There is a blueprint for such a movement. The Apollo House occupation of December 2016 took the very simple step of occupying a NAMA property and housing homeless people. The occupation was wildly popular, as it pointed out a direct policy of using government property to instantly solve the housing crisis.

The National Asset Management Agency was set up to rescue speculators by issuing bonds in return for properties whose price had collapsed. Later NAMA was used to sell off properties in a fire sale to gain access to foreign exchange.

The Apollo House movement quickly collapsed. The protesters withdrew when the homeless people inside Apollo House were offered accommodation and the occupation tactic was abandoned.

It was the political foundation of Apollo House which failed. The campaign was an attempt to carry forward the strategy of the Water Charges campaign, with the union leaders in formal partnership with the government on the one hand but with the left unions running populist campaigns outside this framework. Brendan Ogle of UNITE led the Apollo House campaign and was also an advocate for a new left party directed by the unions.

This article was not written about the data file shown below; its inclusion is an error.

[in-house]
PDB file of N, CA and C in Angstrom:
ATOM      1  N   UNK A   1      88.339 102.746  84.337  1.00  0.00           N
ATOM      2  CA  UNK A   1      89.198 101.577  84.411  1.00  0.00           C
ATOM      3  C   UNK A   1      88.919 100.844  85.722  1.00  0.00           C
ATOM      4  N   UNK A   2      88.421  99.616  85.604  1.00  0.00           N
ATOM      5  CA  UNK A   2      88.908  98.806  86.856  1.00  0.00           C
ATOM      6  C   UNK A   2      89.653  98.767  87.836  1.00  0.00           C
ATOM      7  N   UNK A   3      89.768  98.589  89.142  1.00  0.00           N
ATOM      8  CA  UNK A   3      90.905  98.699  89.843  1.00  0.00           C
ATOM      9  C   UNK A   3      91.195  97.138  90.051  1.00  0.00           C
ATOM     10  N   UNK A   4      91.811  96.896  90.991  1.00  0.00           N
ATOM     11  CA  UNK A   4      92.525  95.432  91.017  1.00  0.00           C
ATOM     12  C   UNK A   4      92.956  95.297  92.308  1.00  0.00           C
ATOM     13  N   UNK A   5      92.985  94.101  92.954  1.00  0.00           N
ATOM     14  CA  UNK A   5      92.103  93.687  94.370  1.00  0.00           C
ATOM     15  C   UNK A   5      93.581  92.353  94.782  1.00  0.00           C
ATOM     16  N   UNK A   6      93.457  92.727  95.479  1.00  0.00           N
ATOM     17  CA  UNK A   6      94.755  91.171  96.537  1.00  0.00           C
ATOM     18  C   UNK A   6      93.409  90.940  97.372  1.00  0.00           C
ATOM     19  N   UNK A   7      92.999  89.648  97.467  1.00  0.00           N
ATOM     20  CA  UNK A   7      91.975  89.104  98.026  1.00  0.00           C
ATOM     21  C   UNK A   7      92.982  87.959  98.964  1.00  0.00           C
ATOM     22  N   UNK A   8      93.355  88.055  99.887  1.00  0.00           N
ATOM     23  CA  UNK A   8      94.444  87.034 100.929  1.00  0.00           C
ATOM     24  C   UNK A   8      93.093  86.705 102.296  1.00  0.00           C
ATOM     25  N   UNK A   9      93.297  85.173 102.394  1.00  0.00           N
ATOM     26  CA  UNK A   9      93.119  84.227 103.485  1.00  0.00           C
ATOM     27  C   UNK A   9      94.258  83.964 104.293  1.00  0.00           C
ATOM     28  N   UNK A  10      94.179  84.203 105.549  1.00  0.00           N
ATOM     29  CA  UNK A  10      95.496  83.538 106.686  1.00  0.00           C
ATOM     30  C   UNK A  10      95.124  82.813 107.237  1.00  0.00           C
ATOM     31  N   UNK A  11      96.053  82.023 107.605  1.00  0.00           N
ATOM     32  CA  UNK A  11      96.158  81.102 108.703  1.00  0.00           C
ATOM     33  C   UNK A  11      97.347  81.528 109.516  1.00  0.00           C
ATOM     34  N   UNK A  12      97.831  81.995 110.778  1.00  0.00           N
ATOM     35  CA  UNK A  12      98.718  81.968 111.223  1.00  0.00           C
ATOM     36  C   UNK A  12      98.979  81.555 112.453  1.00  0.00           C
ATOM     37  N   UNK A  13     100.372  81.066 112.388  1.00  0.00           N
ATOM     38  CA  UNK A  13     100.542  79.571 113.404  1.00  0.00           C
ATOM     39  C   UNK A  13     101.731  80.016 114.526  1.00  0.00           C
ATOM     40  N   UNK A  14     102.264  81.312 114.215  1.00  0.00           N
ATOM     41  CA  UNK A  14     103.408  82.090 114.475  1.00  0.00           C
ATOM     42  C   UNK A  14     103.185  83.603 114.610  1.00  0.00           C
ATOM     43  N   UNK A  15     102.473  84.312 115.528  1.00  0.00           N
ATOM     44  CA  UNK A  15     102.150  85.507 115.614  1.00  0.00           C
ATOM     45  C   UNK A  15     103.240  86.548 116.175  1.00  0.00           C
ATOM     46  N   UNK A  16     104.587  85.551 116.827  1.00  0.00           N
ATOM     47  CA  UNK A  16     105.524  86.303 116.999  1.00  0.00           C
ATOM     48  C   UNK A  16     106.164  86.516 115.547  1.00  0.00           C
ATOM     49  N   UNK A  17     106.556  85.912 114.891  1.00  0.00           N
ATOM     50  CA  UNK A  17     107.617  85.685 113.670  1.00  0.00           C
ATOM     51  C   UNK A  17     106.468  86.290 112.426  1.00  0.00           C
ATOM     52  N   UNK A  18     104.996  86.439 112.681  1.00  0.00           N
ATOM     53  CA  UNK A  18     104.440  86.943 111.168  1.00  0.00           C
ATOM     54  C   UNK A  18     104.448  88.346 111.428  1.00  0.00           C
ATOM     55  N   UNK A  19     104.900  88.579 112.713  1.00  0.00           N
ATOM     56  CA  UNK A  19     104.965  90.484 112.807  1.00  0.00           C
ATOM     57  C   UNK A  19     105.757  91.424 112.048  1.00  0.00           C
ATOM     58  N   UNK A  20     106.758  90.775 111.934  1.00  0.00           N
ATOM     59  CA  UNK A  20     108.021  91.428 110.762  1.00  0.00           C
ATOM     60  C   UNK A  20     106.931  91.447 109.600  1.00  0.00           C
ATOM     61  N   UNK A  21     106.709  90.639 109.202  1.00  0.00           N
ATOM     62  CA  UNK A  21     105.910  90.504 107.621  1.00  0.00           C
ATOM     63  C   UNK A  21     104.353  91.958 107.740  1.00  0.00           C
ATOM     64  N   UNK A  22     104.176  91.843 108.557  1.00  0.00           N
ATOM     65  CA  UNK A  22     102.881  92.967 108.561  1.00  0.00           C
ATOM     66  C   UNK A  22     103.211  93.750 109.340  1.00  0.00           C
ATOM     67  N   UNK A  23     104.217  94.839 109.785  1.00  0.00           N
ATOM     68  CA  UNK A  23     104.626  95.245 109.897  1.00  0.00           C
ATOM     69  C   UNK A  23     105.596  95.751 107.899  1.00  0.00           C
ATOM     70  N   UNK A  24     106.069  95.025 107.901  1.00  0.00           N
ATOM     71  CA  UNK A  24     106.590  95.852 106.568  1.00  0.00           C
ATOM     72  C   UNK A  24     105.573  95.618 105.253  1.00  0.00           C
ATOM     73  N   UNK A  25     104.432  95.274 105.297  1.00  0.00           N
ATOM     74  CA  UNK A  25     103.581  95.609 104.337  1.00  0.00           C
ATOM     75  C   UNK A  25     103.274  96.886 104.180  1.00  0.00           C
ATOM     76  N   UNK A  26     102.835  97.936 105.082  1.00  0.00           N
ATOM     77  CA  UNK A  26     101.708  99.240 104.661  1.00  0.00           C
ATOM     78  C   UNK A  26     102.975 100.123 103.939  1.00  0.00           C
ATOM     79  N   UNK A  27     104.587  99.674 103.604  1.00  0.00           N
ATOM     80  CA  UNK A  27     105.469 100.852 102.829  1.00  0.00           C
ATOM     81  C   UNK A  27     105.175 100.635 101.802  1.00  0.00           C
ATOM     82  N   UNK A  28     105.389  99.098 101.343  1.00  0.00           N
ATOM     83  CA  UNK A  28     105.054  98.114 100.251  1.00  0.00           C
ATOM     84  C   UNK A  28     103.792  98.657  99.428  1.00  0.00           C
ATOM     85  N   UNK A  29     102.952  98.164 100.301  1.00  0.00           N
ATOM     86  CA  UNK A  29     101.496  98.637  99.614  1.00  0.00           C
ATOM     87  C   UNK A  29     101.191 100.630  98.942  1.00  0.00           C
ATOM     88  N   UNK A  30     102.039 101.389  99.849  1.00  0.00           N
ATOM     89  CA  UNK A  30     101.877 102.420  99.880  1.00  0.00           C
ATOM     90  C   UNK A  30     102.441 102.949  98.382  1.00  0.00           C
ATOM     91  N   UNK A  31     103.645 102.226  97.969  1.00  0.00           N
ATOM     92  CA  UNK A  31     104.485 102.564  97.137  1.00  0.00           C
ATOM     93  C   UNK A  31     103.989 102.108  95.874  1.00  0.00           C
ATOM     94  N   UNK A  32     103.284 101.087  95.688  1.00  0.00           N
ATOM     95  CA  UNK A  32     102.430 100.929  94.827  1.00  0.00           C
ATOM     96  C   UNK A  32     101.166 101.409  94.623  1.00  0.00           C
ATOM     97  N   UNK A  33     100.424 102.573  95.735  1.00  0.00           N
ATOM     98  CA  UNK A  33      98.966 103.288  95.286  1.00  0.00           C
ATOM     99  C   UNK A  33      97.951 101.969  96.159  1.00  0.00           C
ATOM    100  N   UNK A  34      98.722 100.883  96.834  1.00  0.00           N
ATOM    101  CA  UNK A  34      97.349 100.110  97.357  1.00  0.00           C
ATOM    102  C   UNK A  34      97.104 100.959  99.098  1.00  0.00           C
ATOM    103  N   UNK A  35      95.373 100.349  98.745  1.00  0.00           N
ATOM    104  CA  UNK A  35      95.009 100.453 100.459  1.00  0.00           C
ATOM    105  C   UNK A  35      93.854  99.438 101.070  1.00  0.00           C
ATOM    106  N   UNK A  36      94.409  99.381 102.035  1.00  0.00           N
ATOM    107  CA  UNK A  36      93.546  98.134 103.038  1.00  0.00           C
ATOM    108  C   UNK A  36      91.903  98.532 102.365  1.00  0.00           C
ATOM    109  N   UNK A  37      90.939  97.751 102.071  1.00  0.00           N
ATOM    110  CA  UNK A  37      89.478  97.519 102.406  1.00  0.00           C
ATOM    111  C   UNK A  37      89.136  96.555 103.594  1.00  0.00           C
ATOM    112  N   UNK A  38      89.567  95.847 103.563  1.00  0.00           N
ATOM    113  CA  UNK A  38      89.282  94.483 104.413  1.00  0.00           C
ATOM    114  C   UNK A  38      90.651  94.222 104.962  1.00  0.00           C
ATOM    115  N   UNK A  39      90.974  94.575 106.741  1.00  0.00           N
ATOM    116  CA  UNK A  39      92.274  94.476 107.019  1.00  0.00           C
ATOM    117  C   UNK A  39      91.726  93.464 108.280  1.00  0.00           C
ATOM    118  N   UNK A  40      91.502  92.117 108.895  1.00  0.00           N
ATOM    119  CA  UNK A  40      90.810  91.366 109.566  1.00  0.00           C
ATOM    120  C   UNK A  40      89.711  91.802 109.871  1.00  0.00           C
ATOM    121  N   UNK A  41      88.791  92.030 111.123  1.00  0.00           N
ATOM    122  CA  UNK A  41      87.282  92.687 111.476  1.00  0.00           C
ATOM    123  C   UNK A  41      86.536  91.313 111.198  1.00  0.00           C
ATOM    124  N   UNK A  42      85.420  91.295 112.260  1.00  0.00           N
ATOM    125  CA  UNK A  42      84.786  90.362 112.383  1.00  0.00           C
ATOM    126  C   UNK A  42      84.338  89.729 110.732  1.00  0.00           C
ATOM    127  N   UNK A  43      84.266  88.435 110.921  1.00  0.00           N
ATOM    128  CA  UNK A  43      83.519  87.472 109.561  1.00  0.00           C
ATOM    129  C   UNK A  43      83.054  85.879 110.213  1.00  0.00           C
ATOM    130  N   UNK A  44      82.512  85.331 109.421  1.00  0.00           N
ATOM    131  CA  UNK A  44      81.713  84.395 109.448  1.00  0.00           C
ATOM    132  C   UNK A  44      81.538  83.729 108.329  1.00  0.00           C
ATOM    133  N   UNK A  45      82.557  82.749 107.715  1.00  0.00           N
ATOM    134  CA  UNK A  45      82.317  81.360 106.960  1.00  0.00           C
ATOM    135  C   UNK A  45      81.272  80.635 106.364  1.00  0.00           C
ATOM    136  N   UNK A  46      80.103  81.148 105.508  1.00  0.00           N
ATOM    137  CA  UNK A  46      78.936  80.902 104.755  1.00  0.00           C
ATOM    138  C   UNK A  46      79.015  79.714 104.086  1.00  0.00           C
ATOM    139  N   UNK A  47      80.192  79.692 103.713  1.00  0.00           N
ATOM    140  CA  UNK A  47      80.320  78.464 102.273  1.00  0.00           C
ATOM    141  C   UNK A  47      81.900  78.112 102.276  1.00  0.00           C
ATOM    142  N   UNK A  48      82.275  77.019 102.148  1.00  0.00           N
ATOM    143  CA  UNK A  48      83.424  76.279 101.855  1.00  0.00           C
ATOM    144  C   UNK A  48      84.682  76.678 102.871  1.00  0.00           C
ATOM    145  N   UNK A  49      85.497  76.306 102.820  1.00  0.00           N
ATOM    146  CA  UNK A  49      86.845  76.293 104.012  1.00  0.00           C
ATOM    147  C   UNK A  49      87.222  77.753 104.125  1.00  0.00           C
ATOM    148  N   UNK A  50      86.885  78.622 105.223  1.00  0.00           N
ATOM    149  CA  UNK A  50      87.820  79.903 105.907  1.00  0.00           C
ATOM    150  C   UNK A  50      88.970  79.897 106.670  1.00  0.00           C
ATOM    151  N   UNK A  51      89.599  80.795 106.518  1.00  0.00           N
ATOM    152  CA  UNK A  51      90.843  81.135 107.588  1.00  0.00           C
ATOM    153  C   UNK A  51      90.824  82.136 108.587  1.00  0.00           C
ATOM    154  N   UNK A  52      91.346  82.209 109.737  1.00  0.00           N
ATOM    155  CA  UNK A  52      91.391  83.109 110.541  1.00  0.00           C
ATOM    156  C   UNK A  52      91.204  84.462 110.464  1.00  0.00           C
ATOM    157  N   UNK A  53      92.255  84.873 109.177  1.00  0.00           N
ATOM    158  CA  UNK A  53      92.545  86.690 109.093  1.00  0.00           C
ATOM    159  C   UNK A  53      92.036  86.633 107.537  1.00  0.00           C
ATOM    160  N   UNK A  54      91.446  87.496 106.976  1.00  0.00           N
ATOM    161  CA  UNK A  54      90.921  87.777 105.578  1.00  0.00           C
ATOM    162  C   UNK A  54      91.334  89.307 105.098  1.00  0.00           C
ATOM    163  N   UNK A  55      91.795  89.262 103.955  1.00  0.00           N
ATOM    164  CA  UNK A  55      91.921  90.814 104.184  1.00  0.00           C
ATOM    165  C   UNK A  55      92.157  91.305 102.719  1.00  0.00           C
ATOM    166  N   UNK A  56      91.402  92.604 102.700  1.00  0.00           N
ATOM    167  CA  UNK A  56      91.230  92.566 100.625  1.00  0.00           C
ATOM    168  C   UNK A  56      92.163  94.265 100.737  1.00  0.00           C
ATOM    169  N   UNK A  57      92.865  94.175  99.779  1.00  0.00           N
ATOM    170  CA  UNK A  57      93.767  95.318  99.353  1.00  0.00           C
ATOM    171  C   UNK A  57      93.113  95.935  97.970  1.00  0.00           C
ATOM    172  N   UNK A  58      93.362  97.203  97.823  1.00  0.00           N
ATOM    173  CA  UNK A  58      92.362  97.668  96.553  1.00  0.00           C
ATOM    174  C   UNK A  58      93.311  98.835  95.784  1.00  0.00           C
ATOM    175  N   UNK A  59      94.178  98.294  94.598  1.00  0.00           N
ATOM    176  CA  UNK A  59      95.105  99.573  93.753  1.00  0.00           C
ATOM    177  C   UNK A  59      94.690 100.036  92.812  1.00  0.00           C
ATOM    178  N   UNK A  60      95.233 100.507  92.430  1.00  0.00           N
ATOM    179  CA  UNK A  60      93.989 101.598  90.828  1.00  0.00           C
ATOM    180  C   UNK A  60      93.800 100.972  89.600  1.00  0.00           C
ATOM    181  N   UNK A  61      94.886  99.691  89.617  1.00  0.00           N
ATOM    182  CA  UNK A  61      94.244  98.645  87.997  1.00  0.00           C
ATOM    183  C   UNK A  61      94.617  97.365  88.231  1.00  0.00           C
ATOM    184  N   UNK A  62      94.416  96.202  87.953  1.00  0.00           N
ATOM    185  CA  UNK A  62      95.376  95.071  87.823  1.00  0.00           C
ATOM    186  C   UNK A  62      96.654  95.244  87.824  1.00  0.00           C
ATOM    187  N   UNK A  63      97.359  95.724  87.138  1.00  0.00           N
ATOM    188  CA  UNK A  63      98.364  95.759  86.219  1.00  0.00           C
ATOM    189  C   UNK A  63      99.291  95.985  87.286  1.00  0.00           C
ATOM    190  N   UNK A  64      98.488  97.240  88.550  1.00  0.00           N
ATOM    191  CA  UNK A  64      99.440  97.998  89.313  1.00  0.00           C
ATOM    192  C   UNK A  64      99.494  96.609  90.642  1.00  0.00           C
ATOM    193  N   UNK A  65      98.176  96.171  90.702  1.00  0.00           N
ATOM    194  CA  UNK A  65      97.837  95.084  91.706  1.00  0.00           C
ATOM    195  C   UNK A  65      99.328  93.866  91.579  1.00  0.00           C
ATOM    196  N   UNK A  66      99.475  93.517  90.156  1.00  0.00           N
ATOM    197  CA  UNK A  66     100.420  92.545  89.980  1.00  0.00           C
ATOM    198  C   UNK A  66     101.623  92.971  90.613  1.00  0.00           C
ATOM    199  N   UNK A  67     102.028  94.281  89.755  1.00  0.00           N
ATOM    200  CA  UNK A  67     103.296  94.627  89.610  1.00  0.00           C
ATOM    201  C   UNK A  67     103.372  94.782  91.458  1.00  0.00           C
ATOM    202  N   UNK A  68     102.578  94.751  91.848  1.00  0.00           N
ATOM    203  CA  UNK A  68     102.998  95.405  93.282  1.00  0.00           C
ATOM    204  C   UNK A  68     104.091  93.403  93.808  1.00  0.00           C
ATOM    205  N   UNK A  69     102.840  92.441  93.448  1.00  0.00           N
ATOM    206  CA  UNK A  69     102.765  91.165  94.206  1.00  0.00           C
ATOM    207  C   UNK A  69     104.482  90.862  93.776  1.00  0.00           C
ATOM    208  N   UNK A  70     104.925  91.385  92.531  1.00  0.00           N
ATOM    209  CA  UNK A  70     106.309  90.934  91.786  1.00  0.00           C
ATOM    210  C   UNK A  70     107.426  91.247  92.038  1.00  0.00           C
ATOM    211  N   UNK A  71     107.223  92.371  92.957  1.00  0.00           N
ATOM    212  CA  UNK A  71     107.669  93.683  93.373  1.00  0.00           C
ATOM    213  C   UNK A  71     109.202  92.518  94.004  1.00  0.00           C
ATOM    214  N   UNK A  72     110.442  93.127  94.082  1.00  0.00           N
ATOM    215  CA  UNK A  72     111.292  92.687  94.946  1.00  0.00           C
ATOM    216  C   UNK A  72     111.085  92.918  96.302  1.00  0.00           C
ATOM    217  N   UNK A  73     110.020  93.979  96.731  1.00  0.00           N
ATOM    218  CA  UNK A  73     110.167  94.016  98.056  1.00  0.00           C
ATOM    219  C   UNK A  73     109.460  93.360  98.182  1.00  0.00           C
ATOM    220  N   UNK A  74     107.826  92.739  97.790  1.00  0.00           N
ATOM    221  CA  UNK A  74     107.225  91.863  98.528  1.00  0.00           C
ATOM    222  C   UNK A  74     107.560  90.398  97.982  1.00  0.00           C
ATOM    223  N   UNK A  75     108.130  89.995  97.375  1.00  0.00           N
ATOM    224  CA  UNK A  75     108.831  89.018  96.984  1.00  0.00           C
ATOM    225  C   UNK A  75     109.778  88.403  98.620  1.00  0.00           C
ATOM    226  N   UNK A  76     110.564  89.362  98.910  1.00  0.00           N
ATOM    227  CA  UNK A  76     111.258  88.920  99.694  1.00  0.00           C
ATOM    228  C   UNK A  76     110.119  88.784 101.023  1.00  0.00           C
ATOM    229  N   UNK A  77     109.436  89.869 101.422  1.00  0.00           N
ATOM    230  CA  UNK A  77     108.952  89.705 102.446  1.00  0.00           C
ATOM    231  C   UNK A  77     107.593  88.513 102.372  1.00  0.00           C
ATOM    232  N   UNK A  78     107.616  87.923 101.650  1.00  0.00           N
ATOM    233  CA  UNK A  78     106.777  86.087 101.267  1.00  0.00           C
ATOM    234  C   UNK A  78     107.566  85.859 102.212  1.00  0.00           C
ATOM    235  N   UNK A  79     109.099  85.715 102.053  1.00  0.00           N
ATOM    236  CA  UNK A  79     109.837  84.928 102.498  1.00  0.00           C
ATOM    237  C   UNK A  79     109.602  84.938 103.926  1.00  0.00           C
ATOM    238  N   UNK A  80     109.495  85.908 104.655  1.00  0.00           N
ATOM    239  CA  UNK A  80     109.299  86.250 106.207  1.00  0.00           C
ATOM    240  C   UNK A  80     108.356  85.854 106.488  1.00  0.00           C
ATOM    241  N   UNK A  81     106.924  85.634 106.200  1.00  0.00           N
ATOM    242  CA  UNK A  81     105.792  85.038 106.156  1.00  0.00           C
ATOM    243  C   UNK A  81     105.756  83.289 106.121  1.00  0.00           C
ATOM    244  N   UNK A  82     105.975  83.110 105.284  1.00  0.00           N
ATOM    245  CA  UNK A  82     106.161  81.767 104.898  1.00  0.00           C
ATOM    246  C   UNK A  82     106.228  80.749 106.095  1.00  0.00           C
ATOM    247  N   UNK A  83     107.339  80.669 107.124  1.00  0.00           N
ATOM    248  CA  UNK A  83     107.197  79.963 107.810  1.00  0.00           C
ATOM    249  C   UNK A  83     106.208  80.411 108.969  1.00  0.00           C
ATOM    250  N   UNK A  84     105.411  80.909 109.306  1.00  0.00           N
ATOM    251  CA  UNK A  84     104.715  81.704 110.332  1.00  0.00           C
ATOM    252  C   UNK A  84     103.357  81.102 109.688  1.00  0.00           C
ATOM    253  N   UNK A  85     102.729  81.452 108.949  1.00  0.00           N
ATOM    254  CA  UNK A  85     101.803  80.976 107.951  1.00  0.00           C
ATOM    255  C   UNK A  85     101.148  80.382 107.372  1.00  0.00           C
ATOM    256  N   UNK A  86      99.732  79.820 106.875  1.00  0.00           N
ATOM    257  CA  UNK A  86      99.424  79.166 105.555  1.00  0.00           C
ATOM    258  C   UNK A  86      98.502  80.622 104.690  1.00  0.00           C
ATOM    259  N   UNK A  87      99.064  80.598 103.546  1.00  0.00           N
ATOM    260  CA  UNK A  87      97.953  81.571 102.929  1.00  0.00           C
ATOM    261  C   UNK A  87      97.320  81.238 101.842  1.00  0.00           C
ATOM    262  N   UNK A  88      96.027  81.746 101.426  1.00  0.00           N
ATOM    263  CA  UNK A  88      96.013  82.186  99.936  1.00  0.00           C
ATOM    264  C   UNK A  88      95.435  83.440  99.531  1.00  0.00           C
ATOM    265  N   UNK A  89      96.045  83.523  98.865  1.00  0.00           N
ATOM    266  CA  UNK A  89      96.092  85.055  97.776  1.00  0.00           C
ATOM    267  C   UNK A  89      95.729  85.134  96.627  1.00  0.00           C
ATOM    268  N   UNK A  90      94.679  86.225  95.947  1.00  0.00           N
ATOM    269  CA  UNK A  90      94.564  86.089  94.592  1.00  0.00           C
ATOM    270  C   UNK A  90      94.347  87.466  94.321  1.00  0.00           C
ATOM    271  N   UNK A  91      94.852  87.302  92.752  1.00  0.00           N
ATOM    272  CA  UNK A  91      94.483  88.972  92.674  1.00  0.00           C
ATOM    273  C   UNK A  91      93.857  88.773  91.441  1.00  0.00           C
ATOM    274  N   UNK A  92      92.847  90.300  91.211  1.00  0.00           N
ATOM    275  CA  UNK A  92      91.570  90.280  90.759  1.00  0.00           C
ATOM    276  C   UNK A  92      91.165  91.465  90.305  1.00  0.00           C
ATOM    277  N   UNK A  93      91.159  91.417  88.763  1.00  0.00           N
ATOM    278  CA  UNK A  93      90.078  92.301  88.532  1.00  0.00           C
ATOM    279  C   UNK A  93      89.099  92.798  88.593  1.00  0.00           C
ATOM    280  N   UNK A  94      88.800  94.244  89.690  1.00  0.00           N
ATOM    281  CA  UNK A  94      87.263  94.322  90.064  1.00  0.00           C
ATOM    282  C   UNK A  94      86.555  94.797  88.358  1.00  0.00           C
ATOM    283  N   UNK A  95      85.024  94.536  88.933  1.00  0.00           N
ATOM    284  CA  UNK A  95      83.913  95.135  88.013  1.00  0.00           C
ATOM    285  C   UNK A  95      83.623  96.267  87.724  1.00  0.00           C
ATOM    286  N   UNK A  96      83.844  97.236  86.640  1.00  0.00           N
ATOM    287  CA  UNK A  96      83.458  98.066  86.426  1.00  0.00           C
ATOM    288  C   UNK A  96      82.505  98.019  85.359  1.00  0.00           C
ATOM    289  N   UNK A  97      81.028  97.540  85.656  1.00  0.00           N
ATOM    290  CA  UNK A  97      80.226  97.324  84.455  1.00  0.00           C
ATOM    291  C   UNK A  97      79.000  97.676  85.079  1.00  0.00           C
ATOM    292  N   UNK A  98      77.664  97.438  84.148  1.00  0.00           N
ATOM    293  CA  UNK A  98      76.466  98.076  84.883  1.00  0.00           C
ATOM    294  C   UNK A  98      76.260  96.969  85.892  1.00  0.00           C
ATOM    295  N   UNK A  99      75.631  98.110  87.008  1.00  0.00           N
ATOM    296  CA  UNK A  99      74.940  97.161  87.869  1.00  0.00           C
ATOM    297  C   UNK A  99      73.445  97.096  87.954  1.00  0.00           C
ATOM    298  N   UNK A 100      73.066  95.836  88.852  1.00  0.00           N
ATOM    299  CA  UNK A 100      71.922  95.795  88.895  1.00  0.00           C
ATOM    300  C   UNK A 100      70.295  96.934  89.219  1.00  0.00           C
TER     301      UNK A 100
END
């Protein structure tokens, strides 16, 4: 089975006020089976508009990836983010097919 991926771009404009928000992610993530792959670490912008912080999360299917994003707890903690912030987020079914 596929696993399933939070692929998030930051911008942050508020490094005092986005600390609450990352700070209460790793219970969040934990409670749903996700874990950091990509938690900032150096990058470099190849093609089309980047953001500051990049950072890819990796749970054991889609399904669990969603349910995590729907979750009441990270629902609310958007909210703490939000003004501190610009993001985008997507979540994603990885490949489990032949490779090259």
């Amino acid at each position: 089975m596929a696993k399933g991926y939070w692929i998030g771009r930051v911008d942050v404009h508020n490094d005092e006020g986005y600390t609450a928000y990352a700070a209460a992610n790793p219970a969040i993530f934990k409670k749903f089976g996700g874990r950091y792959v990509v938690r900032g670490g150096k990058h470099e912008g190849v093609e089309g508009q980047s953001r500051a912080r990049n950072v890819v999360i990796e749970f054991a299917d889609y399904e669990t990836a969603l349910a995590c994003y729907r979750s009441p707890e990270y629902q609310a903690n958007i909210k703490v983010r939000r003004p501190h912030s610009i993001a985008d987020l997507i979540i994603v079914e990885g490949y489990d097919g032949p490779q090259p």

The whole process rested on the state's willingness to accept the campaign's legitimacy and separation from the unions. The courts moved swiftly to dismiss the idea that the campaign could occupy public property and went on to rule that union support was essentially union control.  Immediately after that they ordered evacuation of Apollo House on pain of sequestration of union funds. The protest was ended and the unions have ever since stuck to occasional demonstrations linked to lobbying the government for a larger housing budget.  This is the policy which has failed in its turn with the current housing catastrophe.